AFTER years of whispering her name, the people of Burma were startled this week when news anchors on state television read it out, loud and clear.
The broadcasts included footage of Aung San Suu Kyi, the voice and spirit of public opposition to the ruling military junta, meeting with top generals. Her voice has been silenced, her writings and references to the opposition's fight for democracy banned since the State Law and Order Restoration Council (SLORC) placed her under strict house arrest in 1989 and refused to turn over control to her National League for Democracy following that party's decisive victory at the polls in 1990.
Ms. Suu Kyi, is the daughter of Burmese independence leader, Aung San, and had lived most of her adult life in the West. She returned to Burma (also known as Myanmar) in 1988 and began a nationwide campaign for reconciliation and the restoration of democracy. Arrested in July 1989, she was declared ineligible to compete in the May 1990 elections.
Slender and graceful in a traditional Burmese dress, she smiled and appeared to chat with junta chief Gen. Than Shwe and military intelligence chief Lt. Gen. Khin Nyunt.
It was a photo opportunity, says Rep. Bill Richardson, the New Mexico Democrat who is among the few nonfamily members allowed to meet with her.
Junta takes a gamble
While politics in Burma may seem to move at glacial speed, and a meeting between two generals and a slight woman may seem inconsequential, analysts say SLORC has taken a huge gamble. ``It's getting harder and harder to keep Suu Kyi under house arrest,'' says a foreign diplomat based in Rangoon (also called Yangon), ``and not necessarily any easier to release her.''
``There's no turning back now,'' says Peter Engardio, a specialist in Asian affairs in Hong Kong. ``For SLORC to meet with her is tantamount to recognizing her.''
Like a player in a high-stakes chess game, SLORC is expected to wait and see how this move will be received by the international community.
This week's televised meeting and Mr. Richardson's visit last year, are the two most dramatic gestures in SLORC's ongoing efforts to restrain the opposition, defend its ignominious human rights record, and keep a grip on this ethnically diverse country, a former British colony that gained independence in 1948.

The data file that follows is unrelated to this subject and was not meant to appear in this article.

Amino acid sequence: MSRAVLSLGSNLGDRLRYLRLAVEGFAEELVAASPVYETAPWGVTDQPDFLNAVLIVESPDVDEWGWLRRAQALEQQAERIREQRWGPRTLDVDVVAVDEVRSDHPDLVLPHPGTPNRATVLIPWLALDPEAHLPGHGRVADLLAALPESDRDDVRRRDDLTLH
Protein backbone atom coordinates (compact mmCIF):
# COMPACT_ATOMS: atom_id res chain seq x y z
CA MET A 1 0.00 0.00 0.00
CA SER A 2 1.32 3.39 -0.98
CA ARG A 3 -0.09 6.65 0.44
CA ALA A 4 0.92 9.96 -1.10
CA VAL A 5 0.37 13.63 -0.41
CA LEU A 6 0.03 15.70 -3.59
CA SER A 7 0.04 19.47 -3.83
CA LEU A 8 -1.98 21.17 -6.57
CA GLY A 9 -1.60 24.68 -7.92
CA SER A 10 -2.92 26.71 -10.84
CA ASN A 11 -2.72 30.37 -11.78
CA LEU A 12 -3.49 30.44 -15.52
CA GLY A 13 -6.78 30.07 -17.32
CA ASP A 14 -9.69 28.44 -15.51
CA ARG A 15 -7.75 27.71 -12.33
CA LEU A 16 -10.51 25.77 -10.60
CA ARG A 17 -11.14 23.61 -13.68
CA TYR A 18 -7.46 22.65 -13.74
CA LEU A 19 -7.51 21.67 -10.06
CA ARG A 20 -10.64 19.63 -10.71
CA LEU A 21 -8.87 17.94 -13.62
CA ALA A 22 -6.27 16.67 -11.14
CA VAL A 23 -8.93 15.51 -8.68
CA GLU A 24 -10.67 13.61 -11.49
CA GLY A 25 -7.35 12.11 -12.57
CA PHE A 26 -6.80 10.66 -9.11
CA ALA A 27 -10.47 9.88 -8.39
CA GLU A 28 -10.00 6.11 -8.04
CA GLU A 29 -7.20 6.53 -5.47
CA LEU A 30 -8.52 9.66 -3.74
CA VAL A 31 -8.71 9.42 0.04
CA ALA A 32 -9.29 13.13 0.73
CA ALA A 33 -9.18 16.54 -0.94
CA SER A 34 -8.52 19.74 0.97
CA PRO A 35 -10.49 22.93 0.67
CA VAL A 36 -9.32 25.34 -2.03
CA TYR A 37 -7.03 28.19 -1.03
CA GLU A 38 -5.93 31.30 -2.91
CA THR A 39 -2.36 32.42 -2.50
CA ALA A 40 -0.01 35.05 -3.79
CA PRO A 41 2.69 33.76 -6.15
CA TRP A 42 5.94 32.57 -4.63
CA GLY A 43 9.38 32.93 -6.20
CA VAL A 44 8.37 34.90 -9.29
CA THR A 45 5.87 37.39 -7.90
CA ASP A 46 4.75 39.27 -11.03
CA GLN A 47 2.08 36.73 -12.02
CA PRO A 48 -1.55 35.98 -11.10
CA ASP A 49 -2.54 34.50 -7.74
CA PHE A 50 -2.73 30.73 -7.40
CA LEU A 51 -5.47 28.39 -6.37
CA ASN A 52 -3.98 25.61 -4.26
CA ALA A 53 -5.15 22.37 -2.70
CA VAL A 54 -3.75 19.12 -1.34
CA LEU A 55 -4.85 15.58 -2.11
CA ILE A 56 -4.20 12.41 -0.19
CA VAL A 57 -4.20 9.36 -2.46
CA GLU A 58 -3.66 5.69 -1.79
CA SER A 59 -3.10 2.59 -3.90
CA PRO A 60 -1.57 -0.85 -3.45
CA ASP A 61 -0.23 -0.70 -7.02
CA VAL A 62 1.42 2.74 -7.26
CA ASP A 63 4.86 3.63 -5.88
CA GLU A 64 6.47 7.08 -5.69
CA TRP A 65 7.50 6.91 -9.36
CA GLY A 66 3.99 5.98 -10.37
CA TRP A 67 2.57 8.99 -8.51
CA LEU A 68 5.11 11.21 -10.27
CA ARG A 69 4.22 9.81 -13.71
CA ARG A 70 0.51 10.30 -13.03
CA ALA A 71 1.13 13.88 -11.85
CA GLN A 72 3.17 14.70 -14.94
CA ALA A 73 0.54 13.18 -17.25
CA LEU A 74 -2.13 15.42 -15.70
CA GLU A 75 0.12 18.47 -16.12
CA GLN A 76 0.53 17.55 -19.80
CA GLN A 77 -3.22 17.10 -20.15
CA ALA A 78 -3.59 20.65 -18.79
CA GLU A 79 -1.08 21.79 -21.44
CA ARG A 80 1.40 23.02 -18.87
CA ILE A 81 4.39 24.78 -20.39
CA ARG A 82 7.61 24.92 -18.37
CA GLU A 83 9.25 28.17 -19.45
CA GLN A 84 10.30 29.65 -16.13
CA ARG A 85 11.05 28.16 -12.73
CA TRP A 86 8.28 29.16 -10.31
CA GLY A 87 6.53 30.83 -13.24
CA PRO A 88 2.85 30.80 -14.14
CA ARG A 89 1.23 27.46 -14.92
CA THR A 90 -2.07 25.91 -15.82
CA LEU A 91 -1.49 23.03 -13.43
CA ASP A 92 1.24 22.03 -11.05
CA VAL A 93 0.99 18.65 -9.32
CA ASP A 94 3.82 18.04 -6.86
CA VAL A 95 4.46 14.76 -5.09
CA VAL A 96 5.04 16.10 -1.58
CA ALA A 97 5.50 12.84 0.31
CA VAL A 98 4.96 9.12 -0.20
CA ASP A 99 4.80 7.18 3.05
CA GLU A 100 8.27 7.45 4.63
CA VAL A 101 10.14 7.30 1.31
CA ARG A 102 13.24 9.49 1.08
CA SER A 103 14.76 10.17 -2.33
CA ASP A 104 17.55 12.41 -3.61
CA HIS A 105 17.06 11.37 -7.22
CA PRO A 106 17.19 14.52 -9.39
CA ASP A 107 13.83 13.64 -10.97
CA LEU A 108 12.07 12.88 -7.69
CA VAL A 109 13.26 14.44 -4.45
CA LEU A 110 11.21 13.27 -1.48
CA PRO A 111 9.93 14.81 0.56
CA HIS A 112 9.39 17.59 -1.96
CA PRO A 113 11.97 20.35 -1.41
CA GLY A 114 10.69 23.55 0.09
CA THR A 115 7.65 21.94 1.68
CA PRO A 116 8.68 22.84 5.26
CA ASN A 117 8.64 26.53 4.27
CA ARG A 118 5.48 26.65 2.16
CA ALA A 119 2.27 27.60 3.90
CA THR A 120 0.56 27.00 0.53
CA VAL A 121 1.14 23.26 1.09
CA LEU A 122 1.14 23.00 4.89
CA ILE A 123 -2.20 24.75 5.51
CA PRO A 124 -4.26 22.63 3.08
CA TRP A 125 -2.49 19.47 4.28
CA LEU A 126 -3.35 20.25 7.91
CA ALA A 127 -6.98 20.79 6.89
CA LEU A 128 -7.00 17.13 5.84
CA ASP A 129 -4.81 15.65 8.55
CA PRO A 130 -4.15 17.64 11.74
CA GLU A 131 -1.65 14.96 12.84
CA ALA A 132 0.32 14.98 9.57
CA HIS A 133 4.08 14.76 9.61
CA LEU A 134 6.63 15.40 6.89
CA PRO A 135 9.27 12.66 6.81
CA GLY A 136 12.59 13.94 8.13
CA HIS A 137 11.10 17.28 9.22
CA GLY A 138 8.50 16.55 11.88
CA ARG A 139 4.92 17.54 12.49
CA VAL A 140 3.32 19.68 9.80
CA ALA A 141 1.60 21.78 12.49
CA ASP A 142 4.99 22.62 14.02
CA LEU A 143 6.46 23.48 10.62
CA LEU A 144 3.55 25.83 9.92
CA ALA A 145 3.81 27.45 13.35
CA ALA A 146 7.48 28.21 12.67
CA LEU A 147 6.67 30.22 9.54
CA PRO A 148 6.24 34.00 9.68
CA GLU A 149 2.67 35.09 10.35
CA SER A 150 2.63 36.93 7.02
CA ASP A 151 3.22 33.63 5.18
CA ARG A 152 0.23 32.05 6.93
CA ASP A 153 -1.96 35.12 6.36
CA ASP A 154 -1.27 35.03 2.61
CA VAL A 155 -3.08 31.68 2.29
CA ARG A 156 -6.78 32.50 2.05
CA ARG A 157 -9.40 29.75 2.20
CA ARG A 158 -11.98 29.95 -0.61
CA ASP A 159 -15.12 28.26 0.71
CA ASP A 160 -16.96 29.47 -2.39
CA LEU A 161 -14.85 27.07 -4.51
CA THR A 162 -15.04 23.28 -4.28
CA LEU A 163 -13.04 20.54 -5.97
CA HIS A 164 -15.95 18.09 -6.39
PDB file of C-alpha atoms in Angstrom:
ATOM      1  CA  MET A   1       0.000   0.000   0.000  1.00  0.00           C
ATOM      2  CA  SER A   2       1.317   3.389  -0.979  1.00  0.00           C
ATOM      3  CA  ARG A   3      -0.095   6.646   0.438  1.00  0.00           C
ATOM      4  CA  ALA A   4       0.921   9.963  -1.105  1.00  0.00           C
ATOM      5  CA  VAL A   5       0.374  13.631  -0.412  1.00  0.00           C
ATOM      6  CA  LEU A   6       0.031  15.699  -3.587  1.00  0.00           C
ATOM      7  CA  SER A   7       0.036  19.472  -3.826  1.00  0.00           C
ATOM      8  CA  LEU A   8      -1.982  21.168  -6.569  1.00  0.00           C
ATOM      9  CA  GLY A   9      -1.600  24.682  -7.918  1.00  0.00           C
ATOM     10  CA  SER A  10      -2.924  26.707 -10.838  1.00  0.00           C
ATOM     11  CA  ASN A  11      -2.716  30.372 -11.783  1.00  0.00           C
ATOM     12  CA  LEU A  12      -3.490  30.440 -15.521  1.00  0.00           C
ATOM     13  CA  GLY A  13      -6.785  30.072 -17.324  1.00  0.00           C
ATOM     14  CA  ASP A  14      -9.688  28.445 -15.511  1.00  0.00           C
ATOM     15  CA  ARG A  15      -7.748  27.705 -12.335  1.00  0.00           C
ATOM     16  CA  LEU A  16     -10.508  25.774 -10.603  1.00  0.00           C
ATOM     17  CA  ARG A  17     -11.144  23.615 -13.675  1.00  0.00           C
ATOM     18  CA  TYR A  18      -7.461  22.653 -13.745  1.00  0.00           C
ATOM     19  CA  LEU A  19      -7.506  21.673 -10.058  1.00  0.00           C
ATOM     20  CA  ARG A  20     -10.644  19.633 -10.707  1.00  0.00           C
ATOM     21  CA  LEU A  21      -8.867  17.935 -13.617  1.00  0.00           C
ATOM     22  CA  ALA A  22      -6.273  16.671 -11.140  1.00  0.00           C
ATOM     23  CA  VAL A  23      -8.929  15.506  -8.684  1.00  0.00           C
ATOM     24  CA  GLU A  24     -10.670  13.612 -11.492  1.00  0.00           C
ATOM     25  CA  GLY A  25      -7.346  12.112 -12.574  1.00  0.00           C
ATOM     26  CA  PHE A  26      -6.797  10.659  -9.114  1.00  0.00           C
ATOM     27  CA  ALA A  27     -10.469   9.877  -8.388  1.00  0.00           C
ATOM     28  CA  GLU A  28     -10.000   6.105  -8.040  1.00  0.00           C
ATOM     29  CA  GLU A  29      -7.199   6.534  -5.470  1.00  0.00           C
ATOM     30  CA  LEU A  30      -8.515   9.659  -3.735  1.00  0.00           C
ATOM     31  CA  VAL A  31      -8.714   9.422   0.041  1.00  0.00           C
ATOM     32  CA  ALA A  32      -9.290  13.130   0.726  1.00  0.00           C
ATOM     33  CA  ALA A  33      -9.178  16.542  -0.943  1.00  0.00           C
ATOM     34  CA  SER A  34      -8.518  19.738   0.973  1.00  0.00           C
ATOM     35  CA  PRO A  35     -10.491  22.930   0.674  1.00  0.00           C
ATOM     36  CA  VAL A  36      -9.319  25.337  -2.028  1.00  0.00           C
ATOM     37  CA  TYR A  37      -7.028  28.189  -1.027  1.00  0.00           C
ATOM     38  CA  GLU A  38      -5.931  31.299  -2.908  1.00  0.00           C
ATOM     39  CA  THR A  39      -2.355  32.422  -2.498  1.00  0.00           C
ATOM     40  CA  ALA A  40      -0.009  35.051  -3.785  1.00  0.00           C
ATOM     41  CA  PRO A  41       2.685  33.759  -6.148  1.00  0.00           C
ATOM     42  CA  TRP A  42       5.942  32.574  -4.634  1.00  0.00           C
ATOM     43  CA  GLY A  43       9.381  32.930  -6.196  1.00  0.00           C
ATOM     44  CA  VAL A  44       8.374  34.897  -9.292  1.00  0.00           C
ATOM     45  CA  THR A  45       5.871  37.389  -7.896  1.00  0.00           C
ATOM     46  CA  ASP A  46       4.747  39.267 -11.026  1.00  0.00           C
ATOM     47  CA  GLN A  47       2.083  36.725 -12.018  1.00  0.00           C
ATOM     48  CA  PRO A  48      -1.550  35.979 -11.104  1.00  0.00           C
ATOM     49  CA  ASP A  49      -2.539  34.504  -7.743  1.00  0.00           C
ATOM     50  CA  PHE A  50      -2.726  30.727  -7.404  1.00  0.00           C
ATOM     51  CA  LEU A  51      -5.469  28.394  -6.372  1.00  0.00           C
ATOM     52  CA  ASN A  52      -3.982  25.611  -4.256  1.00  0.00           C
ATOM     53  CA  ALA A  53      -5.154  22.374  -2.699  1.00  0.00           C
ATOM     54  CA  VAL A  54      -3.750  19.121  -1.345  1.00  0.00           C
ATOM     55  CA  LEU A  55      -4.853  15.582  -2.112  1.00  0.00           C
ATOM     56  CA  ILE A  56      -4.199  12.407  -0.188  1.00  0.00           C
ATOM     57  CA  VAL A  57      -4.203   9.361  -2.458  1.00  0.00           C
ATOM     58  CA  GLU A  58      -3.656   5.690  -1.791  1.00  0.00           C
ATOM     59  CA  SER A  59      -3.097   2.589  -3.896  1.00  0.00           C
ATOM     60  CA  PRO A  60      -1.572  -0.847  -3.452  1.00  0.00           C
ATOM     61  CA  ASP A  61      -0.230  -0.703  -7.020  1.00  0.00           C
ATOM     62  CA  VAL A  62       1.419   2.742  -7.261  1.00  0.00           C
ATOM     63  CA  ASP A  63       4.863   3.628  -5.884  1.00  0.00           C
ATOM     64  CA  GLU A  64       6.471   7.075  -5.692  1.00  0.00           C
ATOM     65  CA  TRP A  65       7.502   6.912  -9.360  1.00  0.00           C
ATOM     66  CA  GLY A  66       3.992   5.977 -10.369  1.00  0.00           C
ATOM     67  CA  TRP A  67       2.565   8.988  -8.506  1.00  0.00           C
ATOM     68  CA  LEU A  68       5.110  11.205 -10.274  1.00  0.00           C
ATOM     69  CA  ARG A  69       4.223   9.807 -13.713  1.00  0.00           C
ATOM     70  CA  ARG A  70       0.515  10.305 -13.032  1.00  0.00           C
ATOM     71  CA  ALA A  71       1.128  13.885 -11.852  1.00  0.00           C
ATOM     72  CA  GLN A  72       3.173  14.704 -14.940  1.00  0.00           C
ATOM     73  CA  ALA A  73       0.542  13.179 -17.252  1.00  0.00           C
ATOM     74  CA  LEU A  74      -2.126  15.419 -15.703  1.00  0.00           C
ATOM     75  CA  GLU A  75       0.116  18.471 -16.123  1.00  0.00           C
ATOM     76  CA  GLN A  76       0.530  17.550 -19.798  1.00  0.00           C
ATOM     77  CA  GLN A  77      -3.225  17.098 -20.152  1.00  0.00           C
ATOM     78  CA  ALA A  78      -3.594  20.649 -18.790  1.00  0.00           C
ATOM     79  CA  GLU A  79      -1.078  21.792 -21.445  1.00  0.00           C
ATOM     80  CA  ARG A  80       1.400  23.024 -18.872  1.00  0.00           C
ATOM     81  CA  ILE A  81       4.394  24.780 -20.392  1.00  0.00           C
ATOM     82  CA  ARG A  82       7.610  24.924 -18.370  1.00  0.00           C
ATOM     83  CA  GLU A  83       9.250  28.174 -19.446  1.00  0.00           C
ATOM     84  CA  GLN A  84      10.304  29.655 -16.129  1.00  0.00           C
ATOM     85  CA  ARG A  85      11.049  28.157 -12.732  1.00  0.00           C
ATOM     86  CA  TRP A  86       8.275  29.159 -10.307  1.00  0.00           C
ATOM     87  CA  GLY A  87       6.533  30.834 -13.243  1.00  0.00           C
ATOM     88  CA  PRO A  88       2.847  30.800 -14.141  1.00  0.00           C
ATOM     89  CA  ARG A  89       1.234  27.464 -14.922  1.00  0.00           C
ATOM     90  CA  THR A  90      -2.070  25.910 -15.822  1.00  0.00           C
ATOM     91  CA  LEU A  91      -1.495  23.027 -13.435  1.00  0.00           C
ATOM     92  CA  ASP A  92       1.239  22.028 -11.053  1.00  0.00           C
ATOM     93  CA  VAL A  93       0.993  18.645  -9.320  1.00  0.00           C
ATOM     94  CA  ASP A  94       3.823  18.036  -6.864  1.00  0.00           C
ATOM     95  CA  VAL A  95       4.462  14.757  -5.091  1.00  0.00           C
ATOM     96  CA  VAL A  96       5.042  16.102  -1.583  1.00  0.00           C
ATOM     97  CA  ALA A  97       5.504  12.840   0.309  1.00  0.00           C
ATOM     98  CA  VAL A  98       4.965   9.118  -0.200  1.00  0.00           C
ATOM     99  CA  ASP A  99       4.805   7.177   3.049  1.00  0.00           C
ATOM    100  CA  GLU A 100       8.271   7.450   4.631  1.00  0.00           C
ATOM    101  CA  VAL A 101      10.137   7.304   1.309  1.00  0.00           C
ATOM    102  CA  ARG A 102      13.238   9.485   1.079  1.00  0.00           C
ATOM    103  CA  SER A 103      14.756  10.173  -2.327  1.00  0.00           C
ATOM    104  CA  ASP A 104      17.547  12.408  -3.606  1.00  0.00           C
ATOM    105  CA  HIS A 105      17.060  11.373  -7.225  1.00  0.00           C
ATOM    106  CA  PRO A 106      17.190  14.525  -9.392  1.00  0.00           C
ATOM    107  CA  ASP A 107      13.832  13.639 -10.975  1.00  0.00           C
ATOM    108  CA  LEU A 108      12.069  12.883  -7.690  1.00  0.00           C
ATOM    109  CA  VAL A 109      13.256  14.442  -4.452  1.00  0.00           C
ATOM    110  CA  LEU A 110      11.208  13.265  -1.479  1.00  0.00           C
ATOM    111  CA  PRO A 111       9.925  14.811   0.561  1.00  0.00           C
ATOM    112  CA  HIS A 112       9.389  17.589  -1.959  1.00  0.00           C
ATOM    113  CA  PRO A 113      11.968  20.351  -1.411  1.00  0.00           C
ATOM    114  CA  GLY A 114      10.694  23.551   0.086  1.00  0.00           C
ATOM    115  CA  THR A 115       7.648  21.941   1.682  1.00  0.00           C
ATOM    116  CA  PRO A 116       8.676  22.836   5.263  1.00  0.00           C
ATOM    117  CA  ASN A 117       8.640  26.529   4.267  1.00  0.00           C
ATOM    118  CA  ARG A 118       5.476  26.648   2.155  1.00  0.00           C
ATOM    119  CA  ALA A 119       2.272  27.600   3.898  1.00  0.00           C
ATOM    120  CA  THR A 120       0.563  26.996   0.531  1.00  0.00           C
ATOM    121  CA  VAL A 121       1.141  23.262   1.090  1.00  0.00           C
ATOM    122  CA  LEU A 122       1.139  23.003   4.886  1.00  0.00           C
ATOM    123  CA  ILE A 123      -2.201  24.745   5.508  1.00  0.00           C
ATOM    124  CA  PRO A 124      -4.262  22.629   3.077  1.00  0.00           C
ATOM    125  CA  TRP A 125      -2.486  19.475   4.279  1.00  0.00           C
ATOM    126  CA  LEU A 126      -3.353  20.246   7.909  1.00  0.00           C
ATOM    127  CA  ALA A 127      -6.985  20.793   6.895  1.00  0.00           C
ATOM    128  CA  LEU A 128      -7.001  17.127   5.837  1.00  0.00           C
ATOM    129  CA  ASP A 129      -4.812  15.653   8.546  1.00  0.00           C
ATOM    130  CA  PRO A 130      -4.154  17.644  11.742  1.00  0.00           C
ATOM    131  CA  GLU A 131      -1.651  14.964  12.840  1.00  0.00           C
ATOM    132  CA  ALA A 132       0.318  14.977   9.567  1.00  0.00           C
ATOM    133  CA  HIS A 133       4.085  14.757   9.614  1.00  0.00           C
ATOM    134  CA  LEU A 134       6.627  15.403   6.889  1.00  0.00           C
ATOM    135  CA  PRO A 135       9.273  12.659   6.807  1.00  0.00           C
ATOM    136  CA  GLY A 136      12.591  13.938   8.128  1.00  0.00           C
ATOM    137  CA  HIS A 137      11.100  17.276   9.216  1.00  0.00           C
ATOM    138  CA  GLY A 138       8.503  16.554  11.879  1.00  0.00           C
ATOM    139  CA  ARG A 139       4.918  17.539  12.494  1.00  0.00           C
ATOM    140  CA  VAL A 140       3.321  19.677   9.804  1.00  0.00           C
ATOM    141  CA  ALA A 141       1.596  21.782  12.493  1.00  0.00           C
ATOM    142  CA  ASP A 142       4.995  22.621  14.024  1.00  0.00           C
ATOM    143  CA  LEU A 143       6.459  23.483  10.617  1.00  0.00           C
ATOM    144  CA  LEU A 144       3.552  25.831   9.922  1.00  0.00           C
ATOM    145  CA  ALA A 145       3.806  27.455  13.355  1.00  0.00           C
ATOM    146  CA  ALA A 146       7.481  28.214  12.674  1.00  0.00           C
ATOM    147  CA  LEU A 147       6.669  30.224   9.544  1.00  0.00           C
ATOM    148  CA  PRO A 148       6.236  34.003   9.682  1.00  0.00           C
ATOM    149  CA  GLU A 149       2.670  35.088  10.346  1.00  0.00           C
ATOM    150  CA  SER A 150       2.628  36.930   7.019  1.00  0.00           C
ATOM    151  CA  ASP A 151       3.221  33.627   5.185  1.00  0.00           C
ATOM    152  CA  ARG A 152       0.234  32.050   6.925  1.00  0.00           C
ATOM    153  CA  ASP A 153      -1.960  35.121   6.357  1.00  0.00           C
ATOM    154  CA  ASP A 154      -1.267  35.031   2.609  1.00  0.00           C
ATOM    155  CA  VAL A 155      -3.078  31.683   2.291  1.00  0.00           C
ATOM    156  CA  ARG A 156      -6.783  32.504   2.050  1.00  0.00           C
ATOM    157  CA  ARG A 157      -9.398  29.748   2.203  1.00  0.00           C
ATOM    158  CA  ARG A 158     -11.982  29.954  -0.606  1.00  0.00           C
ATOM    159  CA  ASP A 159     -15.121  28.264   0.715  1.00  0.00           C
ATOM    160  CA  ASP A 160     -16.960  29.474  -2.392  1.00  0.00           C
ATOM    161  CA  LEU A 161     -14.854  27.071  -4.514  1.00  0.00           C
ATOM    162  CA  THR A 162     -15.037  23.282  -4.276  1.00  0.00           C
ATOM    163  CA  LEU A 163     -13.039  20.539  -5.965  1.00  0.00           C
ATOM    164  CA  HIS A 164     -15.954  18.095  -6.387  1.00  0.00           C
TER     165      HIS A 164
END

Although what was actually discussed has not been disclosed, the meeting has been widely viewed as a softening, if not outright capitulation, by a leadership that had previously refused to meet with Suu Kyi or release her unless she agreed to leave the country.
Supporters and exiled opposition leaders have warned that the meeting was nothing more than posturing aimed at improving SLORC's image prior to two upcoming events: the opening of the United Nations General Assembly, and the next meeting of the domestic constitutional convention.
A subtle shift in position
But while some might view the meeting as a total sham or, at best, a startling deviation from policy, it is more likely neither. In the complex workings of Asian politics, the meeting seems to signal a subtle shift in position rather than an about-face. Over the last five years SLORC has taken small, but significant, steps toward political and economic liberalization. These have been downplayed or ignored by most Western governments, which condemn the junta's repressive policies.
Now that SLORC has taken a more flexible stance there has been some rethinking. In July the Association of Southeast Asian Nations held its annual meeting, and host country Thailand sent Burma an unprecedented invitation to send an observer. By the end of the week Hans van den Broek, the European Union's commissioner for external political affairs, said ``we must recognize that our policy so far has not been very successful. Not so much has changed despite our declarations and demarches.'' He called for ``occasional dialogue.''
The US, which has been reappraising its Burma policy for some time, now stands almost alone in its resistance to dealing with SLORC. While analysis has focused on the reaction of the international community, the junta, which made sure the event was widely broadcast both on local radio and television, was clearly playing to the home audience as well.
Opinion is divided as to why they chose to publicize the meeting. Some observers say SLORC feels relatively secure politically since ad hoc economic measures aimed at opening the country after decades of self-imposed isolation are beginning to have an effect; and opposition groups operating in Thailand and the US do not present a unified front and are not considered a threat.
But others say the junta simply feels the need to appeal to a populace that largely hates them. ``They are evil and they are idiots,'' says a Burmese national who asked for anonymity. ``If they think they're more in control, they're fools. They're out of touch with reality.''
Other Burmese have adapted a more tolerant, but not necessarily more favorable view of the military regime that has suppressed all political activity since winning less than 20 percent of the vote in 1990.
``With every mistake they make they are digging their own grave,'' says an elderly Burmese man who once worked for the British colonial government in Burma. ``You don't even have to push them in, they will fall in by the weight of their own mistakes.''
The last time this man spoke with a foreigner he says he was taken away to a military camp for a day's interrogation.